Hongkham lives close to where she grew up in Nongdeune, Laos, with her husband and their five boys. Her husband is a farmer, and her family relied on his crops for food and income. When Hongkham’s husband got sick, the family had to sell a lot of what they owned-including their land-to pay for medicine. Soon, the family faced real hunger.
Then Hongkham found an opportunity to use her love of cooking to help her family and community through CRS’ school literacy and hunger program. She volunteers as a cook at her children’s school, which provides free school lunches for students, literacy training for teachers and principals, and nutrition training. Hongkham uses that training in the school kitchen-and when she’s cooking for her family at home.
She also receives a monthly ration of food to take home, which helps her family grow and thrive. But the best part about CRS’ program is that students are learning to read and write. Hongkham says that before the program started, students would go home and often wouldn’t return for afternoon classes, but now, students return to school after morning classes to receive their free and nutritious lunch. She even sees the change in her own children-in their studies and their health.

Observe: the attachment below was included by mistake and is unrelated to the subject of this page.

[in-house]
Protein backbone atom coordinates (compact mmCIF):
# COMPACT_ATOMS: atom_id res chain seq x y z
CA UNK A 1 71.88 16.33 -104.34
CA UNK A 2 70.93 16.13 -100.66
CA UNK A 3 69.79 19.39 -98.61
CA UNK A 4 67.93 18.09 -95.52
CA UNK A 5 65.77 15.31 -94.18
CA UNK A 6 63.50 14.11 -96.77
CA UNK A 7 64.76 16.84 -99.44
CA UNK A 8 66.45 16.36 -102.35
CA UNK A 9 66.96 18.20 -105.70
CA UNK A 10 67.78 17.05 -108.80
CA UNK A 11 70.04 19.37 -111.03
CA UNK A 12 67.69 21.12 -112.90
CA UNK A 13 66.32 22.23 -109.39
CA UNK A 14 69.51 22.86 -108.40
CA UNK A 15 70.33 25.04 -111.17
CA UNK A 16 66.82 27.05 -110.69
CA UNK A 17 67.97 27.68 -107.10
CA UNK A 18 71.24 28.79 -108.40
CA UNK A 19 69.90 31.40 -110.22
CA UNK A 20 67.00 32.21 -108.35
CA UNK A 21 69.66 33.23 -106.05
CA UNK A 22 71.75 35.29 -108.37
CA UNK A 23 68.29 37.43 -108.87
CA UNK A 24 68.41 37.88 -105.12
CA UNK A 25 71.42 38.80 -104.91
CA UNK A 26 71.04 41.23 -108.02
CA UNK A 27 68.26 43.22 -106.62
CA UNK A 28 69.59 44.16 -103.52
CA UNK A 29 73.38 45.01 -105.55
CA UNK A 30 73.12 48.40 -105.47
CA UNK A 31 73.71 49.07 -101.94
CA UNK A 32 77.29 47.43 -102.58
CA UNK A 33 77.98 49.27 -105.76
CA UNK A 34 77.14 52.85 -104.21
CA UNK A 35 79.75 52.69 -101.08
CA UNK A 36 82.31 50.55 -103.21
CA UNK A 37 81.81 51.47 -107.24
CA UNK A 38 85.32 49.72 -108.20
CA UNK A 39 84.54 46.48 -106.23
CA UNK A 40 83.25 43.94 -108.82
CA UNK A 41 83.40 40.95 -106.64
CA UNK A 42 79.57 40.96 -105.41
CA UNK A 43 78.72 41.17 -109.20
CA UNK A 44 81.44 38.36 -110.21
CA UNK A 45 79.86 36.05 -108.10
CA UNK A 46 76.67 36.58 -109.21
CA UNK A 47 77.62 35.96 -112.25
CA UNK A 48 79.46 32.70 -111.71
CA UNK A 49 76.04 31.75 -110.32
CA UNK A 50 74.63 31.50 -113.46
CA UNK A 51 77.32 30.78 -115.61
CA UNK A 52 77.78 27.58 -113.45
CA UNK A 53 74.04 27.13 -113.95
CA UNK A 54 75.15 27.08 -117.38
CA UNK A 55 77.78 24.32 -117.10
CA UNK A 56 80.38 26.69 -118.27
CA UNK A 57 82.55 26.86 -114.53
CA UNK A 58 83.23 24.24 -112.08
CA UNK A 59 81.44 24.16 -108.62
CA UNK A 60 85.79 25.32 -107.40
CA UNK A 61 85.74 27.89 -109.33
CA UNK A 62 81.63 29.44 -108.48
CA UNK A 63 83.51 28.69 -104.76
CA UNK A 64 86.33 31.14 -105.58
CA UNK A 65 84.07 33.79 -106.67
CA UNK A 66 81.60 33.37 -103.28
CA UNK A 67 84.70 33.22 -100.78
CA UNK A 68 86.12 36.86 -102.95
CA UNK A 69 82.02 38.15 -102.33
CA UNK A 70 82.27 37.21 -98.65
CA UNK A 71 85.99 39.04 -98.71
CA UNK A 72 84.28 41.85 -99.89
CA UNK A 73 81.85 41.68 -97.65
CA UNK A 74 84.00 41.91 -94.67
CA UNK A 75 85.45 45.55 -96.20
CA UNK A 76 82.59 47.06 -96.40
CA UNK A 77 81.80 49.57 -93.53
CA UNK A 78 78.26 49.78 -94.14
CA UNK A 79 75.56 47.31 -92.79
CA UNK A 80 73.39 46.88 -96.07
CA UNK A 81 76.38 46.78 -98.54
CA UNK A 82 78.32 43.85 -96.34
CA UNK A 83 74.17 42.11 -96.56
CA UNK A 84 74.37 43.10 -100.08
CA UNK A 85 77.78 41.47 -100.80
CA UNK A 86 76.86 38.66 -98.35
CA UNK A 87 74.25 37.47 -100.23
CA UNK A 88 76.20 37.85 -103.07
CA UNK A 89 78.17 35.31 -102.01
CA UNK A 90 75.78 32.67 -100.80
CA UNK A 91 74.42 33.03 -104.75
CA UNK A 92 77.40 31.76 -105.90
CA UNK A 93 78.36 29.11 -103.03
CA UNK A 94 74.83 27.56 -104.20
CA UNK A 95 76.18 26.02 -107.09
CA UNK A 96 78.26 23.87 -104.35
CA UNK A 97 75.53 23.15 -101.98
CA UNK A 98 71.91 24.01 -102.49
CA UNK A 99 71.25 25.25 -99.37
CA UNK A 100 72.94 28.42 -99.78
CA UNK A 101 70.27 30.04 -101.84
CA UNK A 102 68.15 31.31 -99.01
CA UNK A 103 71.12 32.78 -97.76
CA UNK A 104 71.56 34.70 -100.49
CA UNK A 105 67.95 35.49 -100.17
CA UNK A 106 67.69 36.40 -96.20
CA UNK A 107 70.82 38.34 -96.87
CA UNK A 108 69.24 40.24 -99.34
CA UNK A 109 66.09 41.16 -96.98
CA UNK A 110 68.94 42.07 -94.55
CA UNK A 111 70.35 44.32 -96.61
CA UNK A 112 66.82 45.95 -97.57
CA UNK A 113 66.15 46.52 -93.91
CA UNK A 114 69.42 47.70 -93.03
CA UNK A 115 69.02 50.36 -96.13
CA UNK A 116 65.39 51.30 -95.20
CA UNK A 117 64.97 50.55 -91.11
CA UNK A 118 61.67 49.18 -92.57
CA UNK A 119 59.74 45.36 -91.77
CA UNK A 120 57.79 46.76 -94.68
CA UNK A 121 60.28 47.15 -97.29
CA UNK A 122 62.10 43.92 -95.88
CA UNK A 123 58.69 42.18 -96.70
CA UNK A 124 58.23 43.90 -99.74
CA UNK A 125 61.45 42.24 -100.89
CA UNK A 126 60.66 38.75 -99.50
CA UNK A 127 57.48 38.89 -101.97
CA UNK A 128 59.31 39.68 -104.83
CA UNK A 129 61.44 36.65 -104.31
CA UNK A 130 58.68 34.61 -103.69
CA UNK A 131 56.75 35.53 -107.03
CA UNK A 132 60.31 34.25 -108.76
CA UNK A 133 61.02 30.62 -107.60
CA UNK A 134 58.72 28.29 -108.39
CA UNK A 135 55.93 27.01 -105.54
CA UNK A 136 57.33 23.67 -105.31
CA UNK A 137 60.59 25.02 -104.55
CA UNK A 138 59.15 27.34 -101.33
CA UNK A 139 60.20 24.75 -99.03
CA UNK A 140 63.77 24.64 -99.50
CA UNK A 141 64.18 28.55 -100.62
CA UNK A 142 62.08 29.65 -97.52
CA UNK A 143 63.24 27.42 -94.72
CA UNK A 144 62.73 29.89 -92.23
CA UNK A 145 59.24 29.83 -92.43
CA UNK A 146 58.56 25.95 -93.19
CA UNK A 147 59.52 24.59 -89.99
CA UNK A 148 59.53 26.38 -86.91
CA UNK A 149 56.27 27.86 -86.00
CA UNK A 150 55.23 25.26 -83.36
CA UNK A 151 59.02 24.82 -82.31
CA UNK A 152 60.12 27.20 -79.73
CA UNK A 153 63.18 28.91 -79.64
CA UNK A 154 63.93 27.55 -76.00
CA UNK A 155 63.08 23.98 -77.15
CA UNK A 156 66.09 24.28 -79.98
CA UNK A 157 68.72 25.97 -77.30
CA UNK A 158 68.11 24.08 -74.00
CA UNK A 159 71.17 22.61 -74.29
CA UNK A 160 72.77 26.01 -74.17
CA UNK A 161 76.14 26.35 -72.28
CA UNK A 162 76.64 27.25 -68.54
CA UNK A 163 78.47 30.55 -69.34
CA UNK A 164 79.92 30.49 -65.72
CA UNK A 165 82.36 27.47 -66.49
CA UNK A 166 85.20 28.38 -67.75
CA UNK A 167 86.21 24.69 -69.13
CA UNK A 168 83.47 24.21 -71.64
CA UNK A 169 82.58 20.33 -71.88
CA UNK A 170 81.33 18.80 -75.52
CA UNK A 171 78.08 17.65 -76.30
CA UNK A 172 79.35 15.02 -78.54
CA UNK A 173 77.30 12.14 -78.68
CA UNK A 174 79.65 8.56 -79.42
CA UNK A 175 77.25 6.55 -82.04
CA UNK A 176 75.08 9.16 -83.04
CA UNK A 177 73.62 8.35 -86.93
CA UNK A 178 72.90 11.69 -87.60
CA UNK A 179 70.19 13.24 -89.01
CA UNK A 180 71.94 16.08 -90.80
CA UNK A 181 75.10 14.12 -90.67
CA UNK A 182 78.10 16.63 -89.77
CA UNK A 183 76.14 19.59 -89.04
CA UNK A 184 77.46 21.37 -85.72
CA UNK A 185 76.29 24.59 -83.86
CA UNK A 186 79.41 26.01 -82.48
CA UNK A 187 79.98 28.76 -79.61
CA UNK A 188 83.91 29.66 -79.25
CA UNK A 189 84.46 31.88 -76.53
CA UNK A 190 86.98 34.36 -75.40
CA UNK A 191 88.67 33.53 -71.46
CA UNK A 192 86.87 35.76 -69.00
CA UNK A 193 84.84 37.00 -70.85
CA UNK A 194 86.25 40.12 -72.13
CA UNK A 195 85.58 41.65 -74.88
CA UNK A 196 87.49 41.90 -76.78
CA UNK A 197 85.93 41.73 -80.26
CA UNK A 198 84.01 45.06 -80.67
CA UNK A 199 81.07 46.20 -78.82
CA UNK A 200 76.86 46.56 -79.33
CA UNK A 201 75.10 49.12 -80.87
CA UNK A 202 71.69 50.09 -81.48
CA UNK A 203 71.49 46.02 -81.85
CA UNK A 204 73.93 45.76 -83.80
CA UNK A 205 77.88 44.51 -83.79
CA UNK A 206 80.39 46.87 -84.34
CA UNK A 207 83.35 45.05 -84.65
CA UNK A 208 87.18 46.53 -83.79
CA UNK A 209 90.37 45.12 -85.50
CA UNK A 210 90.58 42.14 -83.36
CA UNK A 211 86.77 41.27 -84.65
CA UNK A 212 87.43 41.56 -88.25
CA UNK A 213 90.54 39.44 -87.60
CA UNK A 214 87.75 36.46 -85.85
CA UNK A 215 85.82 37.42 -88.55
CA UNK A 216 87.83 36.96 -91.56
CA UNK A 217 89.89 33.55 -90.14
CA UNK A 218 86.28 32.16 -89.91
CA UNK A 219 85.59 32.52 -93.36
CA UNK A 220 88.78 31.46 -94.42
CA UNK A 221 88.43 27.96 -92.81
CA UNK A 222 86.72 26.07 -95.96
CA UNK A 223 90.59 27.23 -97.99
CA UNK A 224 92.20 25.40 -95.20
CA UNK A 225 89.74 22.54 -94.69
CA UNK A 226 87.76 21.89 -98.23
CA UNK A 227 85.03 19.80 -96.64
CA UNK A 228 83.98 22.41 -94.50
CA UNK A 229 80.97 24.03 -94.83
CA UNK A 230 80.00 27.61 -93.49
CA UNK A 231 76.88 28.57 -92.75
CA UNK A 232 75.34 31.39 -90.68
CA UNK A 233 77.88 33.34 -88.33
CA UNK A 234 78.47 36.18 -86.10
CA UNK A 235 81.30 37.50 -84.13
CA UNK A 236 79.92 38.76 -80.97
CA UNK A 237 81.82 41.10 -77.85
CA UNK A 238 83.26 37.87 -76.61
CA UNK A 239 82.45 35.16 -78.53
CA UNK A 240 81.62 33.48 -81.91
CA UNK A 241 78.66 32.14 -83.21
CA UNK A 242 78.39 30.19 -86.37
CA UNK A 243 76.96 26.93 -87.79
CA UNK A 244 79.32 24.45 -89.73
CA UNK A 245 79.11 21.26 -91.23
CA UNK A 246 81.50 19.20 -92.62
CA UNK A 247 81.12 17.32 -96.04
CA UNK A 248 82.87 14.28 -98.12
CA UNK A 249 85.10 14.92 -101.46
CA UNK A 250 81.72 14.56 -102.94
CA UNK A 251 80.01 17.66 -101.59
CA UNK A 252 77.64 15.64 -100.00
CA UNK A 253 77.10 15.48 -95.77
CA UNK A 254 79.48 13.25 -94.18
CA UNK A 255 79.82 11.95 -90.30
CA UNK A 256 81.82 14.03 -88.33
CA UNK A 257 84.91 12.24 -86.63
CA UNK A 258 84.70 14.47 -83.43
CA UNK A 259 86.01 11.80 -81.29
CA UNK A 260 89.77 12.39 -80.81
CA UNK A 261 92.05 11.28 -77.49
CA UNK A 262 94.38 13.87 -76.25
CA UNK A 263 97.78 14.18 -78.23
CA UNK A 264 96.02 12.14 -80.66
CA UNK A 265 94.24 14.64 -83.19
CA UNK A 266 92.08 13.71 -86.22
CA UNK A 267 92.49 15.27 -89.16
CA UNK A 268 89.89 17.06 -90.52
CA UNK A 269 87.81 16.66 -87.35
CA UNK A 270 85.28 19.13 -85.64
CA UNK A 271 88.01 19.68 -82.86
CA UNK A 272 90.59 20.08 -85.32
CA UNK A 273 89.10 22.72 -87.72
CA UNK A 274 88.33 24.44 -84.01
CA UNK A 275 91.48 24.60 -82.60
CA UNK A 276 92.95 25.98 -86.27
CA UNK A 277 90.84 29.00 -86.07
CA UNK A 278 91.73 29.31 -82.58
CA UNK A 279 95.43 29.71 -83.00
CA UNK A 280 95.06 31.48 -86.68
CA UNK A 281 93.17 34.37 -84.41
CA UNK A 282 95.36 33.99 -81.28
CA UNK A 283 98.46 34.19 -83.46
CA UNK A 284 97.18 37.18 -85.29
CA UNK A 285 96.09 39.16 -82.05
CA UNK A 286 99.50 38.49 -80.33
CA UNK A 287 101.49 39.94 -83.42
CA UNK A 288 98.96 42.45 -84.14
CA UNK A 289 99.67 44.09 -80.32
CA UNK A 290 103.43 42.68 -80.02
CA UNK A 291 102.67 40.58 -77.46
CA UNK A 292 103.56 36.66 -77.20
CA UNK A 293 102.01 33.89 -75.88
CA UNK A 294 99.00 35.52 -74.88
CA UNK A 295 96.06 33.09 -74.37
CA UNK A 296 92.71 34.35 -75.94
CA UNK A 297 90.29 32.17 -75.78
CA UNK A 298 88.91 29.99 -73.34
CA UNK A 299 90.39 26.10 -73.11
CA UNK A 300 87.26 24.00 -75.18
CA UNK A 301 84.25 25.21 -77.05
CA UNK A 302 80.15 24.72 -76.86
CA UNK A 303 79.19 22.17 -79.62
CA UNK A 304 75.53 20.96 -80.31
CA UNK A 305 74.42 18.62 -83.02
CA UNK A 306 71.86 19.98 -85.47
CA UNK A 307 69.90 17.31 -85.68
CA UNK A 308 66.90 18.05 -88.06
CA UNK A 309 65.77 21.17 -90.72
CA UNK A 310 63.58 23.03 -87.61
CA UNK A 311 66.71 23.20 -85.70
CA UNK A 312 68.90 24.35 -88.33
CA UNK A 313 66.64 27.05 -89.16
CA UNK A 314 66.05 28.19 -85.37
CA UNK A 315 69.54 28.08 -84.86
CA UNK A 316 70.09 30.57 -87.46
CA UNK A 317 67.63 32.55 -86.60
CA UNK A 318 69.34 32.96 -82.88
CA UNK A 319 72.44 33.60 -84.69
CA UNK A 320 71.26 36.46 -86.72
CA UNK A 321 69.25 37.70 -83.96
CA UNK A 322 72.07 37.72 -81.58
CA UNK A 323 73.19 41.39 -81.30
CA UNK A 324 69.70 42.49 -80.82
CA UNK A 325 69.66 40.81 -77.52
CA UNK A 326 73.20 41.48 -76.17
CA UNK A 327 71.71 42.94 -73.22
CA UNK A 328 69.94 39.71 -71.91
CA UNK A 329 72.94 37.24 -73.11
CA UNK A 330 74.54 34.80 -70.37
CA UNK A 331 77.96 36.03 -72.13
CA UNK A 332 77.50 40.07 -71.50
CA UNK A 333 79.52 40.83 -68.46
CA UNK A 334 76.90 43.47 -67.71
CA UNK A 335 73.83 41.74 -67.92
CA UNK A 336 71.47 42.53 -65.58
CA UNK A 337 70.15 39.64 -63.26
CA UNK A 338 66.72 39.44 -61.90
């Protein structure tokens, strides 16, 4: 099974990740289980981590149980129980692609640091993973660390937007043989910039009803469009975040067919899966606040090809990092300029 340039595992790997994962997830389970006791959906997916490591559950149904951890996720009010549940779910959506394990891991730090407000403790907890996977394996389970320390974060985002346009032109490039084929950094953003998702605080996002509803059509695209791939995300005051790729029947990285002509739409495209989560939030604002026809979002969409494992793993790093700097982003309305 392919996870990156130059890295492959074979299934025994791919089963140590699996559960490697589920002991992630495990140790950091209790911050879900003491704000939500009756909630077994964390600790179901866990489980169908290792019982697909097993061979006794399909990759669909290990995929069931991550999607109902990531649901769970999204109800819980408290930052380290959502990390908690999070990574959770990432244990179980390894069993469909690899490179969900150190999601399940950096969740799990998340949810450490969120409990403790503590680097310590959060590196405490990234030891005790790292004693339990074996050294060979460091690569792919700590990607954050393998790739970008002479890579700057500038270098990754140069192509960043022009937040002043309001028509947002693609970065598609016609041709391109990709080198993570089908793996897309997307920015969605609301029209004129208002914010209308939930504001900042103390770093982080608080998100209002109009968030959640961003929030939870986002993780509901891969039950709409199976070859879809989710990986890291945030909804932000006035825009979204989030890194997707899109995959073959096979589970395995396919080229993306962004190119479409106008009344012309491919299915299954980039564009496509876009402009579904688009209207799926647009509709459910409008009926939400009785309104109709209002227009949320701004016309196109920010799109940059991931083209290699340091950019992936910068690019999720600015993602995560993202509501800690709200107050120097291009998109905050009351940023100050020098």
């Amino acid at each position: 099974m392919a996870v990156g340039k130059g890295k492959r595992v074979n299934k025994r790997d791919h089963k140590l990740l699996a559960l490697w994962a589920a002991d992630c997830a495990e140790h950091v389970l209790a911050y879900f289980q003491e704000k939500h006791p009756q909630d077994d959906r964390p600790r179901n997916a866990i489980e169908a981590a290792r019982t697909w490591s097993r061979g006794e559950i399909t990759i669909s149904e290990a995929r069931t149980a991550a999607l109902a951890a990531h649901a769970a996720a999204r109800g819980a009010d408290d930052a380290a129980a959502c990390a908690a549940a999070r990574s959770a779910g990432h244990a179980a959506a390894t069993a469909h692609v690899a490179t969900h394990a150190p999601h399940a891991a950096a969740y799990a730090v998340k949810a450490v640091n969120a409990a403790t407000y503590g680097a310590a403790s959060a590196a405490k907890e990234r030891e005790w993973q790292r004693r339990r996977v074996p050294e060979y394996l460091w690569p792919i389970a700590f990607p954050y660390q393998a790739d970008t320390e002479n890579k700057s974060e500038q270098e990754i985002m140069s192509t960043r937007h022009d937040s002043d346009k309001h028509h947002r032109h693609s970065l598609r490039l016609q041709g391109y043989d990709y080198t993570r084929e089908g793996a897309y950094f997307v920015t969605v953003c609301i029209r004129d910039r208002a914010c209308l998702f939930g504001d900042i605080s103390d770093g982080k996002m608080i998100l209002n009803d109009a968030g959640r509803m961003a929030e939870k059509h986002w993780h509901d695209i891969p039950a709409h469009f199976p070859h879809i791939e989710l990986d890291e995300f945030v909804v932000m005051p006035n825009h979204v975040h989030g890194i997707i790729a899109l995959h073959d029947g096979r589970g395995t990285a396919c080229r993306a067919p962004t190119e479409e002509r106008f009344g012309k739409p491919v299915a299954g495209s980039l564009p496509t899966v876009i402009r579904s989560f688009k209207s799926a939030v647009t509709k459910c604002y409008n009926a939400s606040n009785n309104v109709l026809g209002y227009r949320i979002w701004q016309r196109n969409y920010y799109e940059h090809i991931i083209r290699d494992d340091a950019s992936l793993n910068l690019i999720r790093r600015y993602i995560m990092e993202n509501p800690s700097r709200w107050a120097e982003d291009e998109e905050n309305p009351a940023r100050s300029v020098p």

Good nutrition has made a real difference in the lives of the people of Laos.
Read more stories about how Lenten alms become lifesaving aid at crsricebowl.org.
Eric Clayton is CRS Rice Bowl Program Officer at Catholic Relief Services (CRS).
This Lent, USCCB is partnering with CRS to bring you Stories of Hope from CRS Rice Bowl, the Lenten faith-in-action program for families and faith communities. Through CRS Rice Bowl, we hear stories from our brothers and sisters in need worldwide, and devote our Lenten prayers, fasting and gifts to change the lives of the poor.